PIERRE, S.D. (Legal Newsline) - The South Dakota Supreme Court last week found in favor of the maker of a popular line of processed meats in a workers' compensation case.
The Court, in its Feb. 8 opinion, affirmed the decision of the Minnehaha County Circuit Court.
In 2007, appellant Patrick Kendall Sr. suffered a work-related injury while being employed at John Morrell and Co.
Morrell produces fresh pork products, along with a line of processed meats, including bacon and deli meats. Its largest facility is located in Sioux Falls, S.D.
A cart rolled off a ledge at the factory, hitting Kendall's right foot and ankle.
He was later diagnosed by a doctor with a type of complex regional pain syndrome called reflex sympathetic dystrophy, involving the right leg.
Morrell had initially accepted Kendall's workers' compensation claim.
However, because he later missed a number of physical therapy and doctor appointments, the company sent him a certified letter denying all further workers' compensation benefits relating to the injury.
Almost three years later, Kendall filed a petition with the state's Department of Labor, asking for additional benefits for the injury.
The labor department granted summary judgment in favor of Morrell, concluding the man's petition was barred by the statute of limitations.
The circuit court affirmed. Kendall appealed.
According to its eight-page opinion, the state's high court said a claimant's right to workers' compensation is barred if he or she does not file a written petition for hearing within two years of the date the "self-insurer or insurer notifies the claimant and the (labor department), in writing, that it intends to deny coverage in whole or in part."
Kendall argued that his claim was not barred under the statute because the certified letter was "too ambiguous," and that the letter was "insufficient" to start running the statute of limitations because it was not based on a doctor's medical opinion that missing the appointments aggravated his condition.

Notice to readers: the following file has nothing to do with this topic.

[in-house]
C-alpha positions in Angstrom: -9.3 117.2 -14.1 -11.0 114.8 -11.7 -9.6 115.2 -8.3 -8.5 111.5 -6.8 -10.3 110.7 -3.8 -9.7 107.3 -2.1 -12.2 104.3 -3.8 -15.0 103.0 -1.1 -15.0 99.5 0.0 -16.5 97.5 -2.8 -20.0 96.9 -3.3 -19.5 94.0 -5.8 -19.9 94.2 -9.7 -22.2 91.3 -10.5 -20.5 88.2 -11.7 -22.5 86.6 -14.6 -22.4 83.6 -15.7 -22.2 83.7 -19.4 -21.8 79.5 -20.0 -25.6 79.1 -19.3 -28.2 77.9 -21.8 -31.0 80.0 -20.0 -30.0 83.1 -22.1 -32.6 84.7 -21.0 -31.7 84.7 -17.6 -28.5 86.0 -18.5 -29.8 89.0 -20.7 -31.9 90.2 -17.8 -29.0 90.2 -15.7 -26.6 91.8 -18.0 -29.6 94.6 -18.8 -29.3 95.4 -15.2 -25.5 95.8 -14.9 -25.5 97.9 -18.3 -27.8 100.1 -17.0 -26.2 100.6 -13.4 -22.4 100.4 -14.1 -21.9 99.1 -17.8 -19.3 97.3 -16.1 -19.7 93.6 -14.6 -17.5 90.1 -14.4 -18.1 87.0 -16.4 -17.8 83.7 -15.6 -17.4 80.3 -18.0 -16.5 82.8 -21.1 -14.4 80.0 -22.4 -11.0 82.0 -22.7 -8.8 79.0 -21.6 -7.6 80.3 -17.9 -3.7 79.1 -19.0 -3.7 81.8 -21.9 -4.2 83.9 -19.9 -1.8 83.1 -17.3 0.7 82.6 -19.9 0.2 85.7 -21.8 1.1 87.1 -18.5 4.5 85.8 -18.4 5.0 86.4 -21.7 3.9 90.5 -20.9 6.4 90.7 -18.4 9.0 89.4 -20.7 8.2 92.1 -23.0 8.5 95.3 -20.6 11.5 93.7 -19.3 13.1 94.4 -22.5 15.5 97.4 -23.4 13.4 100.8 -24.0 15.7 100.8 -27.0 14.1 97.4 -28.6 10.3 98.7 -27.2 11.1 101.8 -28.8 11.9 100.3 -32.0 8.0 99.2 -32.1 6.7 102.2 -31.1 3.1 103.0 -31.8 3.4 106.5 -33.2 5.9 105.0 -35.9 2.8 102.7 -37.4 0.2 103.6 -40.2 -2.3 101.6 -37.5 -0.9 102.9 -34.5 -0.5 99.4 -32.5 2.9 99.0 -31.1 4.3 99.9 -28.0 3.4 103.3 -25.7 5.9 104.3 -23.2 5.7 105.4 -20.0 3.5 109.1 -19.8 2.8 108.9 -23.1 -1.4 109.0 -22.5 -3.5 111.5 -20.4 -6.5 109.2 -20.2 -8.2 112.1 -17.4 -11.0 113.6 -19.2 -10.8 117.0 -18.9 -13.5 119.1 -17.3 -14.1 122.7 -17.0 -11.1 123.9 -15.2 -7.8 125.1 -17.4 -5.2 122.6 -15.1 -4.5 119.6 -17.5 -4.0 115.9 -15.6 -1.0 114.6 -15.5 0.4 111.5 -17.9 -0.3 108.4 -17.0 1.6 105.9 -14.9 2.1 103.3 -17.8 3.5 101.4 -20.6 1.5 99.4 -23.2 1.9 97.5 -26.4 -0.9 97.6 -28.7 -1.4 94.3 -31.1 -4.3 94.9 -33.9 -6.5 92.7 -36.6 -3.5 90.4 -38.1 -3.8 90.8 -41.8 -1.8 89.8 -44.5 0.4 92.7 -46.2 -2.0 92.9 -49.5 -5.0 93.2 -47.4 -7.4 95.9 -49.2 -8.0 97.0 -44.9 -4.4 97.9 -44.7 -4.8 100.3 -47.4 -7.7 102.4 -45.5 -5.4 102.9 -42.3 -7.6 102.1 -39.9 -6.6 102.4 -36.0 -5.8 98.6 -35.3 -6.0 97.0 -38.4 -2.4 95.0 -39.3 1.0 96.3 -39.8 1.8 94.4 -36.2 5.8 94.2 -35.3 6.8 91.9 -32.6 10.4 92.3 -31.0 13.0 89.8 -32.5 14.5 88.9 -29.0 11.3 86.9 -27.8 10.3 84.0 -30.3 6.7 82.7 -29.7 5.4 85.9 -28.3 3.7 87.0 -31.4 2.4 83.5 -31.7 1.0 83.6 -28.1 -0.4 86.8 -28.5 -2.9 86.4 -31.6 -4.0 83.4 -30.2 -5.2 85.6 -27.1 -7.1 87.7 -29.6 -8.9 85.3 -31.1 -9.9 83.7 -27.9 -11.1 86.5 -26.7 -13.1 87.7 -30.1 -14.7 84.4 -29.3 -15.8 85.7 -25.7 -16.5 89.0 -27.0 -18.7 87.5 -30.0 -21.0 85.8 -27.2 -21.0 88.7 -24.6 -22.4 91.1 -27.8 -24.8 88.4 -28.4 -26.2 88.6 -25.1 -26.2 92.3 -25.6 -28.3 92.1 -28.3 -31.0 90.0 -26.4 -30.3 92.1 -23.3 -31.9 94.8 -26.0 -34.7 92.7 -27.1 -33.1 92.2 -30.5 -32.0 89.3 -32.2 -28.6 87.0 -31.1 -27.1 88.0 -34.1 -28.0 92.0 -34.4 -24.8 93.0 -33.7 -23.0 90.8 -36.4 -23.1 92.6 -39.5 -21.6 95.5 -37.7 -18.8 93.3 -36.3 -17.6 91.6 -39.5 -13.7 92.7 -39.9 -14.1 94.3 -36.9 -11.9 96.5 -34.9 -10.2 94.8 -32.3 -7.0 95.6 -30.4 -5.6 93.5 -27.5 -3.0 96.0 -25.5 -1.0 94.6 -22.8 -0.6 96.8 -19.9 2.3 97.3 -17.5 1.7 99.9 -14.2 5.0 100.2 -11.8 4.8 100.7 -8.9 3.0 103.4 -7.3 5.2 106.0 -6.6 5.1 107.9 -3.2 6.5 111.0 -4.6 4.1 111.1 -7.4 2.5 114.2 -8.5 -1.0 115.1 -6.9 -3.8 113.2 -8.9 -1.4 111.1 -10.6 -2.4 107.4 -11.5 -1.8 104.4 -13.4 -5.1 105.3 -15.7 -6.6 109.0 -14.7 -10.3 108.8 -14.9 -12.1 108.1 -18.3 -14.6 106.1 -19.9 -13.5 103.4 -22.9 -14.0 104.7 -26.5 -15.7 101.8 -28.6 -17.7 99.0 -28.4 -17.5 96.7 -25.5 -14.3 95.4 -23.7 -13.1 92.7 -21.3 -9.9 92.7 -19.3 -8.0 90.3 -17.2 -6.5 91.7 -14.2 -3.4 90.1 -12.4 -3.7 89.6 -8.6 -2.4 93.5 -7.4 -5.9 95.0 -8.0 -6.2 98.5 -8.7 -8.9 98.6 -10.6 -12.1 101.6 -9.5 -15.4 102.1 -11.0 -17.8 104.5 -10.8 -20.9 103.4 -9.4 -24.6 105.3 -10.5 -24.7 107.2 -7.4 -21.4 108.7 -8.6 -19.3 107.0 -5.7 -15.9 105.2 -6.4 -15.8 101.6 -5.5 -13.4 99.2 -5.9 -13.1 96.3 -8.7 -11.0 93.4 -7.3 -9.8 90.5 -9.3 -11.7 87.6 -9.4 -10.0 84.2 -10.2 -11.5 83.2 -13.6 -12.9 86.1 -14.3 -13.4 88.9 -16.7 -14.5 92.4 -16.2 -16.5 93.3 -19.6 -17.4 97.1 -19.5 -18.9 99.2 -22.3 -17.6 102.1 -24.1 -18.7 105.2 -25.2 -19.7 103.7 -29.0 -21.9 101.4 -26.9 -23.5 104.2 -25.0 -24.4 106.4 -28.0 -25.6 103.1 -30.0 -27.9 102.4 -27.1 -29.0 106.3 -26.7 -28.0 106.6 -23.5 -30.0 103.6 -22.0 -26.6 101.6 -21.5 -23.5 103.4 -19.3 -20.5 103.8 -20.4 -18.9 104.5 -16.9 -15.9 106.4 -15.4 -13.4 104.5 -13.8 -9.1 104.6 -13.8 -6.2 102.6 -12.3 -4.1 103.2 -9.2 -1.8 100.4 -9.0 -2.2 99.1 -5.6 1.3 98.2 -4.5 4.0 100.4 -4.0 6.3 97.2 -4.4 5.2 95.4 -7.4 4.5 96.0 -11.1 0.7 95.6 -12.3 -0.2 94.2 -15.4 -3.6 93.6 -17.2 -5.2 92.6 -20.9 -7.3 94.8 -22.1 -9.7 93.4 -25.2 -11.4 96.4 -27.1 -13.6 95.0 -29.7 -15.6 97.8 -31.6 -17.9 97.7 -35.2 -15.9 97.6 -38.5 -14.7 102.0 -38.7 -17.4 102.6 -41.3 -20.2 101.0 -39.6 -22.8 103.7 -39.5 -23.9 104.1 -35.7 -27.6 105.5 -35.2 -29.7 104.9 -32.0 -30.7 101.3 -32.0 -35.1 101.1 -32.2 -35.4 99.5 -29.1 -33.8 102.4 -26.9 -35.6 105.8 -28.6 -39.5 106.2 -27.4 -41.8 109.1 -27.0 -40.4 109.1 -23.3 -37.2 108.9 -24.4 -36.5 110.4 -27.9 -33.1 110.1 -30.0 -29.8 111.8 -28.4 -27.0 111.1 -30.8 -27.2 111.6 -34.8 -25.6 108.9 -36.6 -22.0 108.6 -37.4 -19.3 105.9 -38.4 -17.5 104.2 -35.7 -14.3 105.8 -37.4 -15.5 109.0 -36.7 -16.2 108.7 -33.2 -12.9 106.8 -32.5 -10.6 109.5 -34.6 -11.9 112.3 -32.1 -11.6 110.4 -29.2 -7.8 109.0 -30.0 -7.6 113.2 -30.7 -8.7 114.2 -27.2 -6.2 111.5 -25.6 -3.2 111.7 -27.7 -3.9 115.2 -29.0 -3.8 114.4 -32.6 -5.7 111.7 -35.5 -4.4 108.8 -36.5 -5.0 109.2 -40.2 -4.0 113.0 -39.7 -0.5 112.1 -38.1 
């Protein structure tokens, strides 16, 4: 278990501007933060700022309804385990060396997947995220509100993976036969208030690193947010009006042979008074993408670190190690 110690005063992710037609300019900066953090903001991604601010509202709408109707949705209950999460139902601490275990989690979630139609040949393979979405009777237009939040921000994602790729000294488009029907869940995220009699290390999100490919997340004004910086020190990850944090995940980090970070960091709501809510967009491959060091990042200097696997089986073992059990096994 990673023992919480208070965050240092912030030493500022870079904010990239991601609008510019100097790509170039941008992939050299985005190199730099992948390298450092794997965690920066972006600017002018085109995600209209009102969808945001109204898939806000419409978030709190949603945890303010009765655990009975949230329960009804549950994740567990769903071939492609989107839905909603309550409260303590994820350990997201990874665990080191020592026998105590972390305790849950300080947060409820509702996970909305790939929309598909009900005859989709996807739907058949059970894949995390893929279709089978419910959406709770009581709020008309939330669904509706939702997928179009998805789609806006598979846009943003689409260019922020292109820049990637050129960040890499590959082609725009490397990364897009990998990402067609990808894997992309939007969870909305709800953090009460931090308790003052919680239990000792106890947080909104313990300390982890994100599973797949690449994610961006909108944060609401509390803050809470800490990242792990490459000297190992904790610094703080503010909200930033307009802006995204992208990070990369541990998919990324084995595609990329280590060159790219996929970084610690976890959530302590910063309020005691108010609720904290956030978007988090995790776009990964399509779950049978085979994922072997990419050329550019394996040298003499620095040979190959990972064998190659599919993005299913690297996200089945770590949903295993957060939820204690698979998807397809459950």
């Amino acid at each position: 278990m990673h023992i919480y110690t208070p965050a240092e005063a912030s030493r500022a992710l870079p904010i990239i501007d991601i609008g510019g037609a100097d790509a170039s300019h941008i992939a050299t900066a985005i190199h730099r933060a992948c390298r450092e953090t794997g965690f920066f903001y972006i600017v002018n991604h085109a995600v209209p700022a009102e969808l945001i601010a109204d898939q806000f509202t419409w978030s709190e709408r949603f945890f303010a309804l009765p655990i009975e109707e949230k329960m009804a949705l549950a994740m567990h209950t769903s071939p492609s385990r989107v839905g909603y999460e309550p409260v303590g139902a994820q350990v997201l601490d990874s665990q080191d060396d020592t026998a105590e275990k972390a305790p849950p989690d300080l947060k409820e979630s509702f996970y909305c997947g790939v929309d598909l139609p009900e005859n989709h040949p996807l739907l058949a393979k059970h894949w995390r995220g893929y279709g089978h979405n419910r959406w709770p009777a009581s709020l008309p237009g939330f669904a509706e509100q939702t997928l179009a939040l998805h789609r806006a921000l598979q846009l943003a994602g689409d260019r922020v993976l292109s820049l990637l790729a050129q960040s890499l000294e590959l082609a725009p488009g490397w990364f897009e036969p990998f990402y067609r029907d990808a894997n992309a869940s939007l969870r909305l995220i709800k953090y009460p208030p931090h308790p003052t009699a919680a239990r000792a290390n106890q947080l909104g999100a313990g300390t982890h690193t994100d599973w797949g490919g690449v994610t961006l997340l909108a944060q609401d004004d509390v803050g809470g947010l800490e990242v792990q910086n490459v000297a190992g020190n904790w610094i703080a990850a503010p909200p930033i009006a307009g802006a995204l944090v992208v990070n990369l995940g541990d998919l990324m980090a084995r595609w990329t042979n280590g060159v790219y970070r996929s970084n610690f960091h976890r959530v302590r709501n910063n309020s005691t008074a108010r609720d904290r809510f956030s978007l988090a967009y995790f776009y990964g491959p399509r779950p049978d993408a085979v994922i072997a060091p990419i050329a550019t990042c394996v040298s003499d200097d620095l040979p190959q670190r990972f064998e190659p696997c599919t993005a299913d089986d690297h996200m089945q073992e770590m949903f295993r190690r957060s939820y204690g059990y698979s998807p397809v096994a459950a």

"We conclude that the letter of January 2008 was not ambiguous. The letter unequivocally stated that Morrell was 'denying all further claims for worker(s') compensation benefits related to th(e) injury.'
"The letter left no doubt that Morrell was denying coverage for any additional benefits related to the October 2007 injury unless Kendall filed a petition with the Department," Justice Steven L. Zinter wrote for the Court.
The Court also concluded that a doctor's medical opinion is not necessary to start the running of the statute of limitations.
Kendall argued that even though Morrell alleged he failed to follow the reasonable medical treatment, his benefits at least should be modified -- not terminated.
"We find no merit in Kendall's arguments. We first observe SDCL 62-7-35 does not require the Department to make a modification decision under SDCL 62-4-43 before SDCL 62-7-35 (the statute of limitations) applies," Zinter wrote.
"On the contrary, SDCL 62-7-35 provides that all claims are barred unless a petition for hearing is filed within two years of the time the 'self-insurer or insurer notifies the claimant and the (D)epartment, in writing, that it intends to deny coverage in whole or in part under this title.'
"Therefore, the statute of limitations runs from the self-insurer's or insurer's written notice of intent to deny benefits, rather than from the Department's determination after hearing."
The Court said because Kendall did not file a timely petition for hearing with the labor department, he is barred from arguing that his condition is not an aggravation of his work injury caused by the failure to follow medical treatment.
From Legal Newsline: Reach Jessica Karmasek by email at email@example.com.